Inside Scoop on the Hot Poop
Inside Scoop on the Hot Poop
When I worked on Wall Street and made money, my stockbroker would ask me to hear presentations by people in high places who wanted to sell me sure-fire investments. The two big hotels for getting cocktails, canapes and a sure-fire pitch were the Sheraton (the Democrats’ hotel) and the Riga Royal (appropriately, the Republicans’).
At the Sheraton, I saw James Carville, during a wing-ding pre-election pep talk to the faithful, confuse Governors Bill Clinton and Mario Cuomo, so at least he got a good laugh. But the Riga Royal was more opulent — foie gras, rare filet mignon and champagne.
I heard Senator Phil Graham from Texas, chairman of the Senate Finance Committee (whose wife was on the Enron Board), lie through his teeth about what his party would do for all of us, tax-wise, under President George W. Bush. What they did was for themselves, top down as always. But the meeting with the Carlyle Group was the tip-top session for me.
The business world shudders when it hears that name, from fear of being taken over. Like Mitt Romney, they are nabobs with strong bank connections. They borrow money cheaply, and give their targets offers they can’t refuse, sealing the deal with golden parachutes for those now ousted from the trough. Once in control, they fire most of the workers (a la Musk and Twitter), often selling the machinery — particularly popular in the newspaper industry where local newspapers now provide 10 percent of the sales they did 15 years ago.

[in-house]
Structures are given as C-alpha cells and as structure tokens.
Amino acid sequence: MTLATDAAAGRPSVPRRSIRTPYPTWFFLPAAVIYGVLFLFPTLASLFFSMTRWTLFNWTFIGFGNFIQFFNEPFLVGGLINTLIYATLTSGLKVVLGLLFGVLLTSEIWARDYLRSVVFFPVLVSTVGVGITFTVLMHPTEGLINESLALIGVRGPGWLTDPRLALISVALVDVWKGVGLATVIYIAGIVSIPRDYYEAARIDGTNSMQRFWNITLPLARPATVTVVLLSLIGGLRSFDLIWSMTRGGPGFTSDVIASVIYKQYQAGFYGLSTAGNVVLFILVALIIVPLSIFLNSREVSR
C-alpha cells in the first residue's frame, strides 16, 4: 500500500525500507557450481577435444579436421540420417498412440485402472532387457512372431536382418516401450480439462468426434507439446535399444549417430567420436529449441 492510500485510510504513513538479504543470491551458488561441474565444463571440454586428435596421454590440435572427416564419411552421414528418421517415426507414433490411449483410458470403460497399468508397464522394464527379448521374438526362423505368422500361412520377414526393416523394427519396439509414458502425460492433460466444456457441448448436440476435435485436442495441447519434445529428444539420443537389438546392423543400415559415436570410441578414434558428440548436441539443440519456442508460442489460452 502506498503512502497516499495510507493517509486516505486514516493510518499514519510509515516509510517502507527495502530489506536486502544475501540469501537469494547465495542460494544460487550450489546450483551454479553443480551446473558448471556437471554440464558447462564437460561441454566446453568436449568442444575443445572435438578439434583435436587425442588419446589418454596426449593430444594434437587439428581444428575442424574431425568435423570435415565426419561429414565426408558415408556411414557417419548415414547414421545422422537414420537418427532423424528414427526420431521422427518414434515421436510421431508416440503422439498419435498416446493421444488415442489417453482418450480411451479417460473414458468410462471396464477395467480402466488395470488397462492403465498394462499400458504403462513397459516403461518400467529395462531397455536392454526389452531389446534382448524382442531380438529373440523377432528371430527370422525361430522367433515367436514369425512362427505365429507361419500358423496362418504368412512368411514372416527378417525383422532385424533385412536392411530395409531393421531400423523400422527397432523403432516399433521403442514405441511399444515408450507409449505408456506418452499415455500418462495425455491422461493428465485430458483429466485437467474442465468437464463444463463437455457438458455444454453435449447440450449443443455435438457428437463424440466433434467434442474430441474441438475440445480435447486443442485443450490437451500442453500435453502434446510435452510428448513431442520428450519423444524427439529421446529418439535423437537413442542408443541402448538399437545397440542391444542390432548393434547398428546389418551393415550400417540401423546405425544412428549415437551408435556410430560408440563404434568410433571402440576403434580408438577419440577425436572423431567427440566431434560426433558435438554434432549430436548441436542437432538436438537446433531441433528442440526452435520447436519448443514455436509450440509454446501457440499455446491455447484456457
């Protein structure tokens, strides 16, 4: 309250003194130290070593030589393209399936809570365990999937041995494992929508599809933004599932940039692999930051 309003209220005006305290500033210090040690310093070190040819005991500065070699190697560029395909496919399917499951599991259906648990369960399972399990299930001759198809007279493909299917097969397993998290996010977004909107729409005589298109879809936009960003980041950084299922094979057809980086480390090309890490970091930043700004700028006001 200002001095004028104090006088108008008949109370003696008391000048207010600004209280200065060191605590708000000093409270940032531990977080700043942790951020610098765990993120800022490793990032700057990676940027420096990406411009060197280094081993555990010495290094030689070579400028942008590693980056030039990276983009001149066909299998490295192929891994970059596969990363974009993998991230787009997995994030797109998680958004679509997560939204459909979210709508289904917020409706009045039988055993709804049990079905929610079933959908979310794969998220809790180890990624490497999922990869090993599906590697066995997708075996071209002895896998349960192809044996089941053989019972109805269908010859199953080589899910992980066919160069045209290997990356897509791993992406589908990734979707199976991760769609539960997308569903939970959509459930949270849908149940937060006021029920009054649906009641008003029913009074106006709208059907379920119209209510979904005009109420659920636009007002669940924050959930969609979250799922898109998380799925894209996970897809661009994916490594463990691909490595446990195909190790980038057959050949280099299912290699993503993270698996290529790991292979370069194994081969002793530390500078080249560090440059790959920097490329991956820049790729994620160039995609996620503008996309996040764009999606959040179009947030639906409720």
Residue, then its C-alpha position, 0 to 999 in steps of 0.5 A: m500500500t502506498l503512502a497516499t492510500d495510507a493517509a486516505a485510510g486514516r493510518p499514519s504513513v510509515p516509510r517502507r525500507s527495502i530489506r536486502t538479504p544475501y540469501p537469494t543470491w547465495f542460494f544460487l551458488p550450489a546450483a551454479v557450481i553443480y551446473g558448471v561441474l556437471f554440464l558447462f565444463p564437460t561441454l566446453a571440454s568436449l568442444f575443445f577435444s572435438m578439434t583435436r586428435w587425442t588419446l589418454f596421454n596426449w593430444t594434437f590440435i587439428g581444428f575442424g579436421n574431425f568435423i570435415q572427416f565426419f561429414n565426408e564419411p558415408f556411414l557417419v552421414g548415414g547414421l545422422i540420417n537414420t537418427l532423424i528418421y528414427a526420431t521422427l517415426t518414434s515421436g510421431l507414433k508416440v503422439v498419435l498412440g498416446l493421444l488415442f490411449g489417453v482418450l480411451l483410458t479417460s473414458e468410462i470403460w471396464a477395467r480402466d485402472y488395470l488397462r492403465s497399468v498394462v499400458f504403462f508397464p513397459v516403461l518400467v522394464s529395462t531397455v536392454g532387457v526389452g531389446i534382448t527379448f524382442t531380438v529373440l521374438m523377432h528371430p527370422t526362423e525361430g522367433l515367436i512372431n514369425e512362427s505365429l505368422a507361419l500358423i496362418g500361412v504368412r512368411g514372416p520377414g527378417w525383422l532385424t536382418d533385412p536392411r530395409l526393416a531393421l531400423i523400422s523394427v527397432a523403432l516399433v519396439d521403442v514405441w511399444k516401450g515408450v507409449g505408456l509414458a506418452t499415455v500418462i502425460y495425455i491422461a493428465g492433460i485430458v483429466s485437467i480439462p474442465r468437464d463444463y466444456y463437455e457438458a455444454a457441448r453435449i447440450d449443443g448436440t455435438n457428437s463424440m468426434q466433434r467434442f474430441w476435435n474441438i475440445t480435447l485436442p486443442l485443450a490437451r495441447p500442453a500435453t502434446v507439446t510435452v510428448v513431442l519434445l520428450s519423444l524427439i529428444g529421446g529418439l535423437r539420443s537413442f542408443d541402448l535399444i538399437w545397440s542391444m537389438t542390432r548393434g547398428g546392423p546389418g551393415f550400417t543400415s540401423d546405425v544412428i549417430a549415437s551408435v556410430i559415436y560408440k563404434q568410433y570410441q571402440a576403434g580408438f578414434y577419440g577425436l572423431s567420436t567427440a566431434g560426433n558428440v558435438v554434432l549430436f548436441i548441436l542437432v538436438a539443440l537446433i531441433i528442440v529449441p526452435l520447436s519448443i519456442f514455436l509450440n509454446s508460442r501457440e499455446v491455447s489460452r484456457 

Then they down-size the pension funds based on fewer workers, using all those proceeds to pay back the bankers. In essence, in large part they buy the company with its own money. One CEO of such a buyout fund (named Smith, adequately anonymously) bought eight $2 million Palm Beach mansions for himself based on one year’s revenue.
The first part of the presentation — where they were raising a blind pool of $5 billion, to be invested in Carlyle’s sole discretion, involved this.
One of their former partners was OUR ambassador to Italy. Carlyle’s starting lineup features several IRS commissioners, senators, former cabinet members and a number of CEOs of major corporations and accounting firms. Beat that? You can’t. FIAT had decided to divest its substantial armaments division, which produced all the items used now on both sides in Ukraine.
When the ambassador got the call from one of the Agnelli family, which controls Fiat, his first call went to the head of the Carlyle Group. That man’s first call was to the said Agnelli and the deal got done before anyone else knew. Did he call the President or the Secretary of Defense or his party’s leader? No, his loyalty was clear. To the money and the people best described as “moneyed,” showing what high level of inside information you could invest with, blindly, but alongside seeing-eye dogs in human form.
An approving murmur and rumble issued from the crowd, and the presenter opened the floor for questions. One man stood up, raised his hand, and got called on. He said he was an investor in a previous blind pool of $4 billion raised by Carlyle, which was now only half invested. The presenter shrugged, asking “But what’s your point?”
It’s simple, the man responded. “How will you decide to allocate our investments among your various future opportunities? Who goes first and who doesn’t?” The answer was quick and simple.
“It’s not complicated,” the presenter replied. “We will always be absolutely fair to everyone, using our best judgment in all cases. I hope that answers your question,” immediately calling on one who unmasked himself as the plant in the audience who asks softball questions requiring long and tedious answers to lull the audience to sleep and keep them at a proper distance from reality.
Mike Parish lives in Alameda.